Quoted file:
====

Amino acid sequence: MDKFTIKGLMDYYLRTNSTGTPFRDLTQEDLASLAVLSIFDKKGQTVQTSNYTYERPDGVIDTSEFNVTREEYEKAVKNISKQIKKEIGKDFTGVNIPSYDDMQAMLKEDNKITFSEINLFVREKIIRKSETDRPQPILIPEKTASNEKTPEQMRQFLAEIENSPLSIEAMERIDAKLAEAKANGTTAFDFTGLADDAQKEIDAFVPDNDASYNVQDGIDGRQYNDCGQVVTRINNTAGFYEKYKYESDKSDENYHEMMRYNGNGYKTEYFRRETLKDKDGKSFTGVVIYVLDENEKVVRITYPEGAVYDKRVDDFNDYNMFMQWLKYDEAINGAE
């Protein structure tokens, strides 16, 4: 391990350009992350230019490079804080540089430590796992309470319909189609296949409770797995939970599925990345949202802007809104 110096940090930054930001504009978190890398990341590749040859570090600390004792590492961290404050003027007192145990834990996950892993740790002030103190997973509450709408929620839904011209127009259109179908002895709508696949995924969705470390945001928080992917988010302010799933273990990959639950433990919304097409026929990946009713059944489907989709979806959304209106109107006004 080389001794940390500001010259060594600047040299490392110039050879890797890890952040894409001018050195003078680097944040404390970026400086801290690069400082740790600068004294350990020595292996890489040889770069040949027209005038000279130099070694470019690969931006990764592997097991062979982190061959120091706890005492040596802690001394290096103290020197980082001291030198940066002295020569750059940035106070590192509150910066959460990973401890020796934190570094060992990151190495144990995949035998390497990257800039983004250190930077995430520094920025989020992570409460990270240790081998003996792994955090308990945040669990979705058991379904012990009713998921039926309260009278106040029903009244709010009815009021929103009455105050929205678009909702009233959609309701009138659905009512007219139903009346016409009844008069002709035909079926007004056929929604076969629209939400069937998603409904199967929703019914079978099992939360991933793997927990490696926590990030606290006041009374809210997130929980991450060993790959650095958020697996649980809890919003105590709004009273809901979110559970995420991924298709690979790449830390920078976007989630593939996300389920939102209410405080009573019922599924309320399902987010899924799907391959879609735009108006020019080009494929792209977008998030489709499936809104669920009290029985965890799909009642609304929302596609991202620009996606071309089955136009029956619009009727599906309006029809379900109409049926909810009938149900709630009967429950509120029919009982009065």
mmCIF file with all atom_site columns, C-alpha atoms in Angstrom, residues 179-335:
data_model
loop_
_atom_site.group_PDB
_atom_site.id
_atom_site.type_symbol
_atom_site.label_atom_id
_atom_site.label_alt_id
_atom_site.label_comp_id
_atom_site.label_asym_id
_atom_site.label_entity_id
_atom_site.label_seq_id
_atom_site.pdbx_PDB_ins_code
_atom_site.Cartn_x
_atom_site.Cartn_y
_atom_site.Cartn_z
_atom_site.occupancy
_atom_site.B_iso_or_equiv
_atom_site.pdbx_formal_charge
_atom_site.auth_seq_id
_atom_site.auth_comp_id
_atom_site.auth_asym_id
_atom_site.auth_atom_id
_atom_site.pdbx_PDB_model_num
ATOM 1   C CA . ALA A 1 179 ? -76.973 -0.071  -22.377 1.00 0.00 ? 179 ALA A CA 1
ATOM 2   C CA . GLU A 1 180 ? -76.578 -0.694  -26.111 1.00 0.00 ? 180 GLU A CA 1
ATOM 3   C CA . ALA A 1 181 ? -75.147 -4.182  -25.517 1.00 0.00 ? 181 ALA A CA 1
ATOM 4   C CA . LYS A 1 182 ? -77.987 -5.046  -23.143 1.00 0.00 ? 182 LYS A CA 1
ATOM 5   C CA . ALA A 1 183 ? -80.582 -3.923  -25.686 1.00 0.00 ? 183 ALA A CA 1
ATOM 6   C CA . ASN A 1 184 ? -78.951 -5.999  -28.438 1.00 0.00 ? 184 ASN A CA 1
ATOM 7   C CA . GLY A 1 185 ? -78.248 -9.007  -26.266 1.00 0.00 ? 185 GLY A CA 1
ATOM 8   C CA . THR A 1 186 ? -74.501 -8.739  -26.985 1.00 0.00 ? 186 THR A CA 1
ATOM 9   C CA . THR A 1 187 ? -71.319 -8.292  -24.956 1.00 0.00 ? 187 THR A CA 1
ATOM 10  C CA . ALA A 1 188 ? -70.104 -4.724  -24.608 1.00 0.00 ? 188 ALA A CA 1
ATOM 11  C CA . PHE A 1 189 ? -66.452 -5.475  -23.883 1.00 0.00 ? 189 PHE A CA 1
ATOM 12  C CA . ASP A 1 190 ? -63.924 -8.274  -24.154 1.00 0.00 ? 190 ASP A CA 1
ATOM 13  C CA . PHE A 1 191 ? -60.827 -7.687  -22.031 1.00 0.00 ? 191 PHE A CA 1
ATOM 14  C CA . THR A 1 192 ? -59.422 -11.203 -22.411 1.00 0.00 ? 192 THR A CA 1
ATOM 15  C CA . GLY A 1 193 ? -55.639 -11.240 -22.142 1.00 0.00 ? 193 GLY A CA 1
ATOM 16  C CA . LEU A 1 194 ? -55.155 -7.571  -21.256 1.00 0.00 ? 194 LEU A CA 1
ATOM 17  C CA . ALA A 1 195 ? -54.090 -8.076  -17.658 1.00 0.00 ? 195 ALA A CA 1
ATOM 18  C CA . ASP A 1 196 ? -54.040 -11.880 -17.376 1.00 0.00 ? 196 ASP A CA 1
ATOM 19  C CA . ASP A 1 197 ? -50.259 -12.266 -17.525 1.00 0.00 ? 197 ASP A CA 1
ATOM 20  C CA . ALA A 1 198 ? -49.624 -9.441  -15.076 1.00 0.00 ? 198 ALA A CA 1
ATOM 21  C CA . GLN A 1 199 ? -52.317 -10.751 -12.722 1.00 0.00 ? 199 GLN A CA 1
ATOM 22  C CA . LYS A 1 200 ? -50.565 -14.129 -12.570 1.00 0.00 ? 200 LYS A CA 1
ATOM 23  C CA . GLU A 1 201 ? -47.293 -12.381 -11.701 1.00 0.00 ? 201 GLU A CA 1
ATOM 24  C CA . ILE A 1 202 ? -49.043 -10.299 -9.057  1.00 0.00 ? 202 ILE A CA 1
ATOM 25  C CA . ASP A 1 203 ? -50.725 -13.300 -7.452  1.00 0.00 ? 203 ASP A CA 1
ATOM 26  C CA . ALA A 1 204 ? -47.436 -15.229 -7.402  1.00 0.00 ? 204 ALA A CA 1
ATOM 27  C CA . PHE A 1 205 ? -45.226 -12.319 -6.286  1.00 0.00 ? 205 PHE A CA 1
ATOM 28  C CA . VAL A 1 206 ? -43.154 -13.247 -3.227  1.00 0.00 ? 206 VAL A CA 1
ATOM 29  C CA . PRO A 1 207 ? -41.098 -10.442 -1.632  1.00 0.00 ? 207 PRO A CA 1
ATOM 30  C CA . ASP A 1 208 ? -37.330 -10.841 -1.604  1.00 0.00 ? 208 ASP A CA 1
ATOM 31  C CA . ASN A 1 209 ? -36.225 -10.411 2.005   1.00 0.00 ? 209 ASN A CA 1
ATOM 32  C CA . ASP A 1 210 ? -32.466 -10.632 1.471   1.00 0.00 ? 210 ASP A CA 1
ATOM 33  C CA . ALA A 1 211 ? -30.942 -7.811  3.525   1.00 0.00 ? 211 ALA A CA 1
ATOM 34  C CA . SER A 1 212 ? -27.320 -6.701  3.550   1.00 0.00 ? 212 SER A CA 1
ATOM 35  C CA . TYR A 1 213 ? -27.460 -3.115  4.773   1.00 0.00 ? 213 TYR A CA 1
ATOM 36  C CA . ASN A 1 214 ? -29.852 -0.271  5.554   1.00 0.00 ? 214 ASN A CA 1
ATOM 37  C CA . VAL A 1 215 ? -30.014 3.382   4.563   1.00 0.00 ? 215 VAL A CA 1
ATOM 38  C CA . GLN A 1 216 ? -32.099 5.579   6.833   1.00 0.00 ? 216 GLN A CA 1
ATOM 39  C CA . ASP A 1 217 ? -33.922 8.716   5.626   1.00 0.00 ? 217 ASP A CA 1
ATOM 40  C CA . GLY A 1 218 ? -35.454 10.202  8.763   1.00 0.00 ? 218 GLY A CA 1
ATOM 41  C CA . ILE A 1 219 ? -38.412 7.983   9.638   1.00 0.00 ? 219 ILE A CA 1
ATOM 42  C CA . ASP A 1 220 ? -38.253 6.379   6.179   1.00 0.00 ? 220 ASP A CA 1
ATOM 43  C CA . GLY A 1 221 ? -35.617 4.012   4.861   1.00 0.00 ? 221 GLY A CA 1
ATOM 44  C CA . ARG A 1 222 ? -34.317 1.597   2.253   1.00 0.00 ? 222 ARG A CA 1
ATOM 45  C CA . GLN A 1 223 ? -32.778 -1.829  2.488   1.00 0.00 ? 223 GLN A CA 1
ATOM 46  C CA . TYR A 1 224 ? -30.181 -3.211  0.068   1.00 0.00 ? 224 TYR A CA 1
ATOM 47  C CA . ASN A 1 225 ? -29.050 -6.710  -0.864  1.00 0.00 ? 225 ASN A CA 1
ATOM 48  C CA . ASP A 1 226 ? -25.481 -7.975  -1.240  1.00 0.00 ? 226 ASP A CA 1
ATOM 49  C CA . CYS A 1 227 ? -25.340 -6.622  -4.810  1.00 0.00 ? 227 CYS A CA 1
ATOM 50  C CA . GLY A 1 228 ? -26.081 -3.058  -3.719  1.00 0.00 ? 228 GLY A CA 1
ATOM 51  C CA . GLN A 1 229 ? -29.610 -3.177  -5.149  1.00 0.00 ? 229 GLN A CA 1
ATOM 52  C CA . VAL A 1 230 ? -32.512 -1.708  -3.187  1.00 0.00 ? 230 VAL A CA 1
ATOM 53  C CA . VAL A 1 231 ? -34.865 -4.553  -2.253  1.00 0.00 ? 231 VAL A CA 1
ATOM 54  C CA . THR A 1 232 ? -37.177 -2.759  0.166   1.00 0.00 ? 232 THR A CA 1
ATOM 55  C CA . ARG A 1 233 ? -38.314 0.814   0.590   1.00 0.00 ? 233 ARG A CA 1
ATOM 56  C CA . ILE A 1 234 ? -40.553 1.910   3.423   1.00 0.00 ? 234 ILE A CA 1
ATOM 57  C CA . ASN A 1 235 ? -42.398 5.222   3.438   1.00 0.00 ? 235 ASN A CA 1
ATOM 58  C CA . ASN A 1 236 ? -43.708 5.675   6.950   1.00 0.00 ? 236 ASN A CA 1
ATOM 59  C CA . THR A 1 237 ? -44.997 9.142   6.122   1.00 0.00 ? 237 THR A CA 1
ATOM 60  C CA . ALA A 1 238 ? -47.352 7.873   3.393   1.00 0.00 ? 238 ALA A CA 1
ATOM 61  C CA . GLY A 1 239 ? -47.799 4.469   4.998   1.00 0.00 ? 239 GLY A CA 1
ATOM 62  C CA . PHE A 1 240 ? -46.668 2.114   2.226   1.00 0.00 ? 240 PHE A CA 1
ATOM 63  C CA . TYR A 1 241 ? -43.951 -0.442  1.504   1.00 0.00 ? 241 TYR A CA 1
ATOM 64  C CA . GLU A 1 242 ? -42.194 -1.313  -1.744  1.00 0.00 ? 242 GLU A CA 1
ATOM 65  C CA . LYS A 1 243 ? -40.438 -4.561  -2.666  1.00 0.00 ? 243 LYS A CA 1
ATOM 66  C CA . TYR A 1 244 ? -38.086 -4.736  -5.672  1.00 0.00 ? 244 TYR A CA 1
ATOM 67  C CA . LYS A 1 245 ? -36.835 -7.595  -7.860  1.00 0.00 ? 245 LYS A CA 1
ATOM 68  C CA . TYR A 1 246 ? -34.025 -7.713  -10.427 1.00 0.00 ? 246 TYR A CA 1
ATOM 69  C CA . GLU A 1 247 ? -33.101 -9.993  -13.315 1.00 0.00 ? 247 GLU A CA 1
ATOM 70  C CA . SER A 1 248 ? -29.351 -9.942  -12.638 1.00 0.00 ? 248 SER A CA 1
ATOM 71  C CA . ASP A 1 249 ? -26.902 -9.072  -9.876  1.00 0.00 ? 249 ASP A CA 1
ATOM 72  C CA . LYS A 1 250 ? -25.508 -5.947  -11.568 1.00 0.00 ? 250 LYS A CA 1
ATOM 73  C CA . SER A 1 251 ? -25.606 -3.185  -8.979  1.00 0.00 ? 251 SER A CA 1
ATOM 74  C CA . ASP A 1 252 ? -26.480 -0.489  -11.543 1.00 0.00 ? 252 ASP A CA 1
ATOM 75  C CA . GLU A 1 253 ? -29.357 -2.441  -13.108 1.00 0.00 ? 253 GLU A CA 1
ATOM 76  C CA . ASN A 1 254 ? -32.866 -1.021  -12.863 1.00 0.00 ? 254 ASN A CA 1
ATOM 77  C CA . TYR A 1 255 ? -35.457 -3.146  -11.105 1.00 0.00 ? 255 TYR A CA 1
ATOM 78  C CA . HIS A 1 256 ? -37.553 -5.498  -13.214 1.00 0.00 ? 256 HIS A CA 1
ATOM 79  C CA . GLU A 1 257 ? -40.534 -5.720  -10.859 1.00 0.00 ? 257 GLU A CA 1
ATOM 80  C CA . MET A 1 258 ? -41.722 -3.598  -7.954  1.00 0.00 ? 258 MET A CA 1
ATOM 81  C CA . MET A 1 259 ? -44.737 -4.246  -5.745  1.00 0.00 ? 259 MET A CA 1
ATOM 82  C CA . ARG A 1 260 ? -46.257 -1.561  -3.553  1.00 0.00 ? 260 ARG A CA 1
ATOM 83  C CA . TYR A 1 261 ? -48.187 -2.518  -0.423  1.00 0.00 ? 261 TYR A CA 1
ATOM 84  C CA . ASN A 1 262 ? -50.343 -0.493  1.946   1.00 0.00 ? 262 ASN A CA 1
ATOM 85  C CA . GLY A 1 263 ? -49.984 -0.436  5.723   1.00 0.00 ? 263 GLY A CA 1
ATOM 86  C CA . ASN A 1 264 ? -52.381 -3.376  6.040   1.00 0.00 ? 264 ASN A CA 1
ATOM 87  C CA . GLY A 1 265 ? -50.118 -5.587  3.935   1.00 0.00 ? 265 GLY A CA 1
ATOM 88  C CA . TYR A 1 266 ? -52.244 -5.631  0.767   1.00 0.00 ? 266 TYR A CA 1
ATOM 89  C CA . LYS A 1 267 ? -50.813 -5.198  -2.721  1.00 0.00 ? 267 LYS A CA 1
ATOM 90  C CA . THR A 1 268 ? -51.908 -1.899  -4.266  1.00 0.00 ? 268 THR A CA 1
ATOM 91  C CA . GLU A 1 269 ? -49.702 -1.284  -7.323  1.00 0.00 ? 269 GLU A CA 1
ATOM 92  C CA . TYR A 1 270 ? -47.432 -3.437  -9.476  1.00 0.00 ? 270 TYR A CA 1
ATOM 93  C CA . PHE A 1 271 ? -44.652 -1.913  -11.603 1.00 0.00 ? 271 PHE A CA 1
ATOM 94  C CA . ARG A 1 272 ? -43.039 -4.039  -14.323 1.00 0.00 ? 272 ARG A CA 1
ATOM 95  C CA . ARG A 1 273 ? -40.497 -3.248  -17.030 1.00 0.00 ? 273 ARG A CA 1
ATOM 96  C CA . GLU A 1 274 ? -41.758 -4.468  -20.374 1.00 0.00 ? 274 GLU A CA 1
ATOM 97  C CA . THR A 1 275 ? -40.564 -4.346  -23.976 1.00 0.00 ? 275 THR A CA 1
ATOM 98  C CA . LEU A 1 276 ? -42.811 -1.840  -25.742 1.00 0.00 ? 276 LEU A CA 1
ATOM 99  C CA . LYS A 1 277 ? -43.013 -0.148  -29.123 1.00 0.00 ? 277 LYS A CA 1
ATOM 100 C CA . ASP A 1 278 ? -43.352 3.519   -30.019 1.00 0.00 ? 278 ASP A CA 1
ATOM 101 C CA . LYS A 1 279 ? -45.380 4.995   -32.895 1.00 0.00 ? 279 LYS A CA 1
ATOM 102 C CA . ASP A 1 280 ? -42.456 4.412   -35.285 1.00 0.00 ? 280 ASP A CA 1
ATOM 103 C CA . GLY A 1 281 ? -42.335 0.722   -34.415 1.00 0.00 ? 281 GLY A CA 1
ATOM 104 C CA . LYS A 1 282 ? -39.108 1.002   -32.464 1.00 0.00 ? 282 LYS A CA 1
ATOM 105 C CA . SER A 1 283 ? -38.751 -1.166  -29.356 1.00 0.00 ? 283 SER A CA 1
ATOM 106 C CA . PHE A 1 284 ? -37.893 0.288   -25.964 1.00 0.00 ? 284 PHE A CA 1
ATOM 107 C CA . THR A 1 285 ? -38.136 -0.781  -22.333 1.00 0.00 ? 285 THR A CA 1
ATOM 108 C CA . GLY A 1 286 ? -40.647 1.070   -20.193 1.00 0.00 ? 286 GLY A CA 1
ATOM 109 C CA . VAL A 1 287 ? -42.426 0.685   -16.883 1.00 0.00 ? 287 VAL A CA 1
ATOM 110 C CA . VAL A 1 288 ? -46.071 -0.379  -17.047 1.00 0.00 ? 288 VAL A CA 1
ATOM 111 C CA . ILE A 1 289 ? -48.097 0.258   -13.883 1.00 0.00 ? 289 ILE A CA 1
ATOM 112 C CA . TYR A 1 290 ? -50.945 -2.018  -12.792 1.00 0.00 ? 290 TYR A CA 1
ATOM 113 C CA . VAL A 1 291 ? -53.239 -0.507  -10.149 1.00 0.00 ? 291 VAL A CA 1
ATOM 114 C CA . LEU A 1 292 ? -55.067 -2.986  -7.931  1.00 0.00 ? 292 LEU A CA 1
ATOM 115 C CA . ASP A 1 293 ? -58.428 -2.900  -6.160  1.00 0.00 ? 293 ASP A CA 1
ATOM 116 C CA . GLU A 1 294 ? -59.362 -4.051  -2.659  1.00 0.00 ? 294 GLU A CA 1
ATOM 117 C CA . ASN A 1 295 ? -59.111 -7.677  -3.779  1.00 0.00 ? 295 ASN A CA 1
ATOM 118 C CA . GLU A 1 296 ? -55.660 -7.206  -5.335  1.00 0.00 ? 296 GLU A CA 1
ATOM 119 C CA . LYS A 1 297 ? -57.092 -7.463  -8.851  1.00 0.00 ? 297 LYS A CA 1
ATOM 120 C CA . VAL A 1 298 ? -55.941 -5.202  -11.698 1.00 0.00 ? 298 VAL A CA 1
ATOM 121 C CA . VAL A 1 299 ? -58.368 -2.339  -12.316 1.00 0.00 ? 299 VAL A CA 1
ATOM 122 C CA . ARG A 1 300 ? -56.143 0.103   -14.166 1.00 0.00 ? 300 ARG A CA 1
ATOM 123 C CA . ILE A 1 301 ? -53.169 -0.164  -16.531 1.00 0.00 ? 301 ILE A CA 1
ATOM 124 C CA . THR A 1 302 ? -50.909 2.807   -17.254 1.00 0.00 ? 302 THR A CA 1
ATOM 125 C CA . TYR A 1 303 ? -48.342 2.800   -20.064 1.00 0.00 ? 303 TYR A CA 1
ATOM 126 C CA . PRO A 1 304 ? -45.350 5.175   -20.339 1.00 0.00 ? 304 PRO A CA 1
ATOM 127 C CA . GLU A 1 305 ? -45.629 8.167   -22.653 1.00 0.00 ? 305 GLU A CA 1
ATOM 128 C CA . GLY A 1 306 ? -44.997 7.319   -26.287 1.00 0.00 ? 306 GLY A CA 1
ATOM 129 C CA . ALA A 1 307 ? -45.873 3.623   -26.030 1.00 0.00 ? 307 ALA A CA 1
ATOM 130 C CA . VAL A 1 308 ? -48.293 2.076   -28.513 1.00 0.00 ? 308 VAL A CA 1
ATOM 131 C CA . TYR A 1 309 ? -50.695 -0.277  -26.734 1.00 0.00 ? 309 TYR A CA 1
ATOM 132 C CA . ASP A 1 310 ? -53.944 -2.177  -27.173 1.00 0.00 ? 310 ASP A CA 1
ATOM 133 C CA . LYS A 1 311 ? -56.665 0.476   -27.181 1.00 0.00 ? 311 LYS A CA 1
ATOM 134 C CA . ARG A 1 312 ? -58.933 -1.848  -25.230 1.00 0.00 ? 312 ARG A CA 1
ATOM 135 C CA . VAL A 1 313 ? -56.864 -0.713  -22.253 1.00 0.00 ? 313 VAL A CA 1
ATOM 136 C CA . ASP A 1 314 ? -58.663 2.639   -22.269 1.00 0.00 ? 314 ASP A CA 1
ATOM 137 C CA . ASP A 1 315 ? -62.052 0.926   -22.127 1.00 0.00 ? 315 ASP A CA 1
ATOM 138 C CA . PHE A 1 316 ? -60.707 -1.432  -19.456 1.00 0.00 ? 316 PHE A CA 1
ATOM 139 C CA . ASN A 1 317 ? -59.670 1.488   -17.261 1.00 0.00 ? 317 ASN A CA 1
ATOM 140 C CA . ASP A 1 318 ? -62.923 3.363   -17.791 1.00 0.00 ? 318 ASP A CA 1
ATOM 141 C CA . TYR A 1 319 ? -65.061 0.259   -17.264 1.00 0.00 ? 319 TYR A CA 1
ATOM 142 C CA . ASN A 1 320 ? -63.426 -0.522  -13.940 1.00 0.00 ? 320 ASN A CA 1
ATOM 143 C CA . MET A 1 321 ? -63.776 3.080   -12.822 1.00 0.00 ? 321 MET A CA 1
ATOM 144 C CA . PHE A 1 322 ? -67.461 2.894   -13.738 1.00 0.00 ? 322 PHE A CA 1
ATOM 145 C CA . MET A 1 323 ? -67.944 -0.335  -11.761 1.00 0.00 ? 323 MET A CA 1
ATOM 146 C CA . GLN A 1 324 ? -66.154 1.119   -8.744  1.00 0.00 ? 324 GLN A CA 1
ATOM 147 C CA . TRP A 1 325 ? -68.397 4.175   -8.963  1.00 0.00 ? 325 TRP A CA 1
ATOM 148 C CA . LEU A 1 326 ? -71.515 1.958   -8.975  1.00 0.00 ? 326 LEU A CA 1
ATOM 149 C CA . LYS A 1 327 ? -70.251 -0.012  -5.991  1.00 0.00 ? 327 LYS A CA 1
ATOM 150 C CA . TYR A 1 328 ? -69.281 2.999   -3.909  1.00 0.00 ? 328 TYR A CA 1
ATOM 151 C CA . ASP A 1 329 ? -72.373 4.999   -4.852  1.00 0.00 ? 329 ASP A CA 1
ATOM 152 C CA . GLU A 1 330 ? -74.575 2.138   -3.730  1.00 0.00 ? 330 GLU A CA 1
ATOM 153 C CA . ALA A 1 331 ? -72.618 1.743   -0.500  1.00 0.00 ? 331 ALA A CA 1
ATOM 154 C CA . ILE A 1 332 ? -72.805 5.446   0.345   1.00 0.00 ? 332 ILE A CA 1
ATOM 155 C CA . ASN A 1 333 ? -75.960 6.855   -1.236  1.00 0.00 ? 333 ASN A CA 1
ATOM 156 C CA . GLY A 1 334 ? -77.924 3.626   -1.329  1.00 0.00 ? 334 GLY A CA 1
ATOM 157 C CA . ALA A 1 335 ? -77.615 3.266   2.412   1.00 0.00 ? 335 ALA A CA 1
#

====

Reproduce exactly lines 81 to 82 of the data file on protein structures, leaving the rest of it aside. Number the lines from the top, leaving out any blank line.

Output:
ATOM 55  C CA . ARG A 1 233 ? -38.314 0.814   0.590   1.00 0.00 ? 233 ARG A CA 1
ATOM 56  C CA . ILE A 1 234 ? -40.553 1.910   3.423   1.00 0.00 ? 234 ILE A CA 1